Take out travel insurance to cover loss of baggage or valuables, personal accident and medical expenses.
Not obligatory, but a tip for exceptional service (max 10%) will be appreciate. $10 -$15 per day for driver or tour guide. An excessive tip can make it difficult for the next customer.
3 hrs + GMT.
230V, but power failures, surges and troughs are common. Bring a universal adaptor and a torch (flashlight) or headlamp.
Self-drive vehicles are available mainly for local running or tarmac use. 4 x 4 vehicles for safaris usually have to be hired with a driver.
On the left. An international license is required. Plan long safaris carefully, ensuring your vehicle is road worthy with two spare tires, an operational jack and tool kit. Carry extra, spares and water.
Travel With Children
Tanzanians love children and are especially helpful to mothers. However, canned baby foods, powdered milk and disposable nappies may not be available outside major towns.
Check current requirements with the nearest Tanzanian High Commission, embassy or consulate, or your travel agent. Visas, if required, can be bought on arrival at all international airports and overland borders.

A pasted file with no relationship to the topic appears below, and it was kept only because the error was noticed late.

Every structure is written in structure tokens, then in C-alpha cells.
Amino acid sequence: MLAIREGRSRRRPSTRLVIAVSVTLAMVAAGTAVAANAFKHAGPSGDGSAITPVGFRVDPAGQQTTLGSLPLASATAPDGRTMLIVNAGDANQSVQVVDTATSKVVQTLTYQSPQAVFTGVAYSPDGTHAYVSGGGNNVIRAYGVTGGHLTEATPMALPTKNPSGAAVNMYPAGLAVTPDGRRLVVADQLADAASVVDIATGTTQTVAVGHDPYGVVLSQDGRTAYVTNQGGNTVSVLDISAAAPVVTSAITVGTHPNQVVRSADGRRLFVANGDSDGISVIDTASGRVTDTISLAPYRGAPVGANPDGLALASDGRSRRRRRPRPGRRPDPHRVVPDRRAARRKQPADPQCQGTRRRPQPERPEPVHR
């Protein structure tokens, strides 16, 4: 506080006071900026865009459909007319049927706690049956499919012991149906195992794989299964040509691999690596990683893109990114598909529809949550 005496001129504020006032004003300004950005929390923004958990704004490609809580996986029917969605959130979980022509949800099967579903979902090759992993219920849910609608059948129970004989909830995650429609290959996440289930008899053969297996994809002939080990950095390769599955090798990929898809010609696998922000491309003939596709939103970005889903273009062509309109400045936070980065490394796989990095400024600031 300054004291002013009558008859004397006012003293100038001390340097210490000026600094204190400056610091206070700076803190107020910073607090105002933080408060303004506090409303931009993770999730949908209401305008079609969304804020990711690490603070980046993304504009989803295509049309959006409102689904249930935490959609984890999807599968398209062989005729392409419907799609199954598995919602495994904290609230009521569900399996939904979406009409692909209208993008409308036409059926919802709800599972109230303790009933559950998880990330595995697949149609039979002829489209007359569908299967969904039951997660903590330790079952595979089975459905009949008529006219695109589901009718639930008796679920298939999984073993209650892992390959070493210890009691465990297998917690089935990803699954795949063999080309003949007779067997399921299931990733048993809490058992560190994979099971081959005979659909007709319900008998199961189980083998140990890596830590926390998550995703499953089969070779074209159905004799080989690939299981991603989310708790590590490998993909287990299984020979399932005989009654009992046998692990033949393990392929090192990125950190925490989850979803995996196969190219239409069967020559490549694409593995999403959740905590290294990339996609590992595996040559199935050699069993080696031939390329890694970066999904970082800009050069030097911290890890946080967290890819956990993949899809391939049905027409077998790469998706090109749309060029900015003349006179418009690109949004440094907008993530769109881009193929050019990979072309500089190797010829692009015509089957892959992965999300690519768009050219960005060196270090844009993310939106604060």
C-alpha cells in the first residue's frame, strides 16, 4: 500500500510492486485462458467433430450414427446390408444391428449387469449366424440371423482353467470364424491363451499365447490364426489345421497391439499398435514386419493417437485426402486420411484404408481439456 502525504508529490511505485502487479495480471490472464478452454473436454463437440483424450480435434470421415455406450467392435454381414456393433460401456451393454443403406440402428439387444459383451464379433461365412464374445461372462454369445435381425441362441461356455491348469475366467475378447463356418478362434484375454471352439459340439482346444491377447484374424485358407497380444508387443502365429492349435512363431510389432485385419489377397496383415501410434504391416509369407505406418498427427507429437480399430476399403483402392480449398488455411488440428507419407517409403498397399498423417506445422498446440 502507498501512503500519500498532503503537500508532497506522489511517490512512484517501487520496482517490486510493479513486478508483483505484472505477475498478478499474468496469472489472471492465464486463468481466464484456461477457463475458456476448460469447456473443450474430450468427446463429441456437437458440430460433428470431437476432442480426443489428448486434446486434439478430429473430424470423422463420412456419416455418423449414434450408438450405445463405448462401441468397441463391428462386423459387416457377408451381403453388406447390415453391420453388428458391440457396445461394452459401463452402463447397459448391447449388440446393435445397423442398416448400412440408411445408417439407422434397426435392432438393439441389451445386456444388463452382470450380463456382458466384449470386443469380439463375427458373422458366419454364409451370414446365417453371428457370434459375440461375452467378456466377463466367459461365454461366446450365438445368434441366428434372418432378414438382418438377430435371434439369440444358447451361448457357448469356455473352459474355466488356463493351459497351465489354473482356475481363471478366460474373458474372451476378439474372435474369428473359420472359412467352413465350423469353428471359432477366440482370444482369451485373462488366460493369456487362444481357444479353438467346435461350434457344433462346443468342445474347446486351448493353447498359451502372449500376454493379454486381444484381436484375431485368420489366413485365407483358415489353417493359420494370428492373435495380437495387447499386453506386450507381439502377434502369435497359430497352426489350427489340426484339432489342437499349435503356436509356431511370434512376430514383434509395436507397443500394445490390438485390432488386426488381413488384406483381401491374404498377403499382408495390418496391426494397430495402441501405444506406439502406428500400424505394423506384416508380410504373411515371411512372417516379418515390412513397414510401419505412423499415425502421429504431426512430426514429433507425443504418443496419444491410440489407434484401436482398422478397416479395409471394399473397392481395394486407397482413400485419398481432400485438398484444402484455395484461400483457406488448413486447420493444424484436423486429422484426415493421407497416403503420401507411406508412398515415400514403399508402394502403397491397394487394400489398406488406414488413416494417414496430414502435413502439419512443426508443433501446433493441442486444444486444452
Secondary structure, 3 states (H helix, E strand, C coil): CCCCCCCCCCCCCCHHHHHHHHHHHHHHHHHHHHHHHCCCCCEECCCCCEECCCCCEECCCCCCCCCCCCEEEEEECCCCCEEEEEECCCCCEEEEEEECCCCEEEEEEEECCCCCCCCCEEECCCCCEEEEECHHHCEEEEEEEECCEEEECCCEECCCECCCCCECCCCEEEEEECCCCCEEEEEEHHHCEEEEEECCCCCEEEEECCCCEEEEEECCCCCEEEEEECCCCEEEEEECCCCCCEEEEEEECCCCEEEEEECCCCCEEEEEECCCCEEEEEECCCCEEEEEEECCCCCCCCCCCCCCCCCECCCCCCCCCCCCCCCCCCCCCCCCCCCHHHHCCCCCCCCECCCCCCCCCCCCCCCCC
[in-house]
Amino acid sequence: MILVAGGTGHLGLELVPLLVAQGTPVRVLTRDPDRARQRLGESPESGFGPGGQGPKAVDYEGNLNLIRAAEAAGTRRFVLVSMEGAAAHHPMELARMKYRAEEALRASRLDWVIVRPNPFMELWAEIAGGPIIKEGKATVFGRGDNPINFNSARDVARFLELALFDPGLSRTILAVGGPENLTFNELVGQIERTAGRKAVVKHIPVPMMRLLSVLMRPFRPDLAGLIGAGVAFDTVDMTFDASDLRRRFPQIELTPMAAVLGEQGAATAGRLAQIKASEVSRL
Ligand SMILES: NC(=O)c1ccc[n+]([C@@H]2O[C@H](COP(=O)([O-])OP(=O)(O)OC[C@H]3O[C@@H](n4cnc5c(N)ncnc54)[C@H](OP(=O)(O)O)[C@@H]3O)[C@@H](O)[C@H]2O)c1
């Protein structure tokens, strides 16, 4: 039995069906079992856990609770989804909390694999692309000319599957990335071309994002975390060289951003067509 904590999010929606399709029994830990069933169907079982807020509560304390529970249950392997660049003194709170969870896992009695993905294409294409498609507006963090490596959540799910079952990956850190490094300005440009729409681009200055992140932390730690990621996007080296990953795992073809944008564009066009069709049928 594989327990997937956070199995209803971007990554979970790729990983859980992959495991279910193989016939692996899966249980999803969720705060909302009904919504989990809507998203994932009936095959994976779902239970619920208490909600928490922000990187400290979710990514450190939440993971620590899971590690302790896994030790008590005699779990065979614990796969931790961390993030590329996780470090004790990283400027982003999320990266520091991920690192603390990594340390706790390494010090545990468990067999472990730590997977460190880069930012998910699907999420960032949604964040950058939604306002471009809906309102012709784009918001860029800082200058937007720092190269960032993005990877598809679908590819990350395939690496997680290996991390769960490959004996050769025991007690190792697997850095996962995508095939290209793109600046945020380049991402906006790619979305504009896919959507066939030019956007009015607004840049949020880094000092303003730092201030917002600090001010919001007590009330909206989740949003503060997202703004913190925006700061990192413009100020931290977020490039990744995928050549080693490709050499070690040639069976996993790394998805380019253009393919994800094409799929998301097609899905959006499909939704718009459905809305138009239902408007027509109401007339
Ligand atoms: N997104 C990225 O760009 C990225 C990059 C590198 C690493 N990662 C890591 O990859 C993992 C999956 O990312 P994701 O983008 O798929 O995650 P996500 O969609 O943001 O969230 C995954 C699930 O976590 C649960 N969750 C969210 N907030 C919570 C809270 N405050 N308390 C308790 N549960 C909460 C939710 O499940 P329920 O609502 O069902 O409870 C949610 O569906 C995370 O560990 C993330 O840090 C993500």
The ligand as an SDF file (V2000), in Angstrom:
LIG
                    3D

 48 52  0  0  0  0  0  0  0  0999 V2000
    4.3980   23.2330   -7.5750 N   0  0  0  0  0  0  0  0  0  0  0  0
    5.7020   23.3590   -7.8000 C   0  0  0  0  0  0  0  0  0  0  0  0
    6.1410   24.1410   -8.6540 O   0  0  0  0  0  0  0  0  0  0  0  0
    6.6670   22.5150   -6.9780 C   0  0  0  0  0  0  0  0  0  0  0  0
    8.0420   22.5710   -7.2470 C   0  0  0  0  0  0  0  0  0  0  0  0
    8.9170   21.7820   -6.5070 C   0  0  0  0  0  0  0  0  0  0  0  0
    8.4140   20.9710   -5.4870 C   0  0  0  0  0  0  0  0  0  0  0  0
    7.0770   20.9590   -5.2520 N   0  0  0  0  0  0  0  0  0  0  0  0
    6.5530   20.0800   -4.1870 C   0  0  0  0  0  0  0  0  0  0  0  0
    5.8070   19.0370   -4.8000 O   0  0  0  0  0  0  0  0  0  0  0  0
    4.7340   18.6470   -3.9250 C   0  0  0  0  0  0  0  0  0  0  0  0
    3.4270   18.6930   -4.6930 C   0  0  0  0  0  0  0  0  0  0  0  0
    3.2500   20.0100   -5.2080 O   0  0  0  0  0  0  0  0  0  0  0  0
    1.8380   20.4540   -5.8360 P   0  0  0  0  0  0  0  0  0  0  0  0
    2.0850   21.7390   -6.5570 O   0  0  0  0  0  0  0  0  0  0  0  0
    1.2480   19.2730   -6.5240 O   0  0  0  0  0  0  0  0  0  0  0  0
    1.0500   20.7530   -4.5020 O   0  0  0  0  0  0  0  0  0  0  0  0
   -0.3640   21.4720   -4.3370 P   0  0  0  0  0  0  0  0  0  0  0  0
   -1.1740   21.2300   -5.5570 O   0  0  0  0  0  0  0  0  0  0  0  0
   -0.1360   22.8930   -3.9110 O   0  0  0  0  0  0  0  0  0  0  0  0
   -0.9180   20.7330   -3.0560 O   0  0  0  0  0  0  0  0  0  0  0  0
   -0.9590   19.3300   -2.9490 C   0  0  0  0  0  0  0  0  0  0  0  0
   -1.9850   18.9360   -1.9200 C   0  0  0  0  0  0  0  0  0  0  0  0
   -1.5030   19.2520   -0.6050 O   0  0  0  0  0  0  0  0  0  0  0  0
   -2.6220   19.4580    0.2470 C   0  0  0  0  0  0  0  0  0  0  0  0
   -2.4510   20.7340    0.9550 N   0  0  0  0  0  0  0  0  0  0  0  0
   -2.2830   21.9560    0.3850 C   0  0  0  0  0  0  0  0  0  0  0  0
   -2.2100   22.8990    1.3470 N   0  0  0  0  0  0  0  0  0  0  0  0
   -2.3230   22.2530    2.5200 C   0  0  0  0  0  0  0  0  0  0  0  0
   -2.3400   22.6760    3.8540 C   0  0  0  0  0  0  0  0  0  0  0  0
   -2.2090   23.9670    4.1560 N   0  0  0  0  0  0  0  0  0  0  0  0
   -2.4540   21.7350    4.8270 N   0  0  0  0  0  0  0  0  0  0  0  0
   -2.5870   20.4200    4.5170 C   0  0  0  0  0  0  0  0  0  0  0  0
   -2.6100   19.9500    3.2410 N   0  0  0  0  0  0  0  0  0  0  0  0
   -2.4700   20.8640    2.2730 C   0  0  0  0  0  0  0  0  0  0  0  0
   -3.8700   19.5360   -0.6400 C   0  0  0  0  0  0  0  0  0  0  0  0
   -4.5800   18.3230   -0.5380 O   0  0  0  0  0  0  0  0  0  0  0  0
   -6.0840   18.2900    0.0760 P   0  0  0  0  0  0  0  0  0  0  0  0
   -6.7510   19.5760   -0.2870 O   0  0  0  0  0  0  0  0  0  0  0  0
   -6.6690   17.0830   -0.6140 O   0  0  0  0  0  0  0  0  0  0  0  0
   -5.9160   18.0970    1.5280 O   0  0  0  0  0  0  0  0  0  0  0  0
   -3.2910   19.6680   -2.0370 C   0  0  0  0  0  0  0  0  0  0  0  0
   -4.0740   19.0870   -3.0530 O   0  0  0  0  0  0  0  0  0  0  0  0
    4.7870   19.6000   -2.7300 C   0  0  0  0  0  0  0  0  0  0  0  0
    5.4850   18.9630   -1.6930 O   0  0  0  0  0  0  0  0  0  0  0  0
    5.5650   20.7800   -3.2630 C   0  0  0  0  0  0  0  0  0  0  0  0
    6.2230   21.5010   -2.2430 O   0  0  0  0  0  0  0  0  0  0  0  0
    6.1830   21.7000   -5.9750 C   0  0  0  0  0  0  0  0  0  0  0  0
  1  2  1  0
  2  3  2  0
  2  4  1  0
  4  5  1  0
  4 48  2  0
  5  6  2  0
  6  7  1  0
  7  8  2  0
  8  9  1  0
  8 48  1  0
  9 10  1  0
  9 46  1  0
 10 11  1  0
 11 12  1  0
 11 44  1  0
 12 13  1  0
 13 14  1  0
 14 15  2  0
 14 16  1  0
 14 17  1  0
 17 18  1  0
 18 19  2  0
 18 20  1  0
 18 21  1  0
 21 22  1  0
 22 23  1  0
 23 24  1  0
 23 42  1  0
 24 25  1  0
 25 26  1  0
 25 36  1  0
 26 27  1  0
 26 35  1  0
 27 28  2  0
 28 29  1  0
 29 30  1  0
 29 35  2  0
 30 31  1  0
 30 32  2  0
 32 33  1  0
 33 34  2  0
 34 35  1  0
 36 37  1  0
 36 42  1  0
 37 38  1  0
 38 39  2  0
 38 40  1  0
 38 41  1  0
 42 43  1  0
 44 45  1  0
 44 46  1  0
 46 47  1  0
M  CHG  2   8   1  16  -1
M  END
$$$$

Tanzania is a generally safe country, but don’t invite temptation. Keep an eye on your belongings. Don’t walk in the town or cities at night-take taxi. Don’t carry cameras or large amounts of cash; beware of pickpockets. Use hotel safety deposit boxes to safeguard valuables and obtain a receipt. Leave valuable jewellery at home.
Don’t indiscriminately hand out pens, money and sweet like a wealthy Western Santa Claus-it just encourages begging. As anywhere, gifts should be given as a true expression of friendship, appreciation or thanks.
The tourist areas and hotels sell a wide range of souvenirs, jewelers and trinkets. Don’t be afraid to haggle at roadside curio stalls.
List of Things to Take on Safari
- Valid passport and Visa
- Photo copy of passport
- Airline ticket
- International health card with immunisations (yellow fever)
- Travel insurance
- Medical insurance
- US$ cash / travellers cheques (checks) / credit card
- Small lock to lock zippers together
- Sleeping bag for adventure Camping
- Small diary and pen
- Neutrally coloured clothing
- 4 – 5 short sleeve t-shirts
- 2 – 3 pairs of shorts
- 2 sweaters or sweatshirts
- 2 pairs of casual trousers
- 2 long sleeve shirts
- Lightweight rain jacket
- Fleece jacket
- Walking shoes
- Lightweight shoes
- Warm sleeping outfit for camping safaris
- Wide-brimmed hat
- Toilet kit (soap, tooth brush, toilet articles, handy wipes, etc. It’s best to bring small trail size containers.)
- Sun screen and lip protection (SPF 30)
- Ziploc bags to protect camera, binoculars and other such things from dust
- Money belt
- Insect repellents spray
- First aid
- Throat lozenges
- Eye drops
- Camera, lenses and extra film, where applicable (ASA 200 film recommended)
- Pocket knife
- Insect repellents
- Reading and writing material
- Video camera
- Video tapes (if applicable)
- Battery packs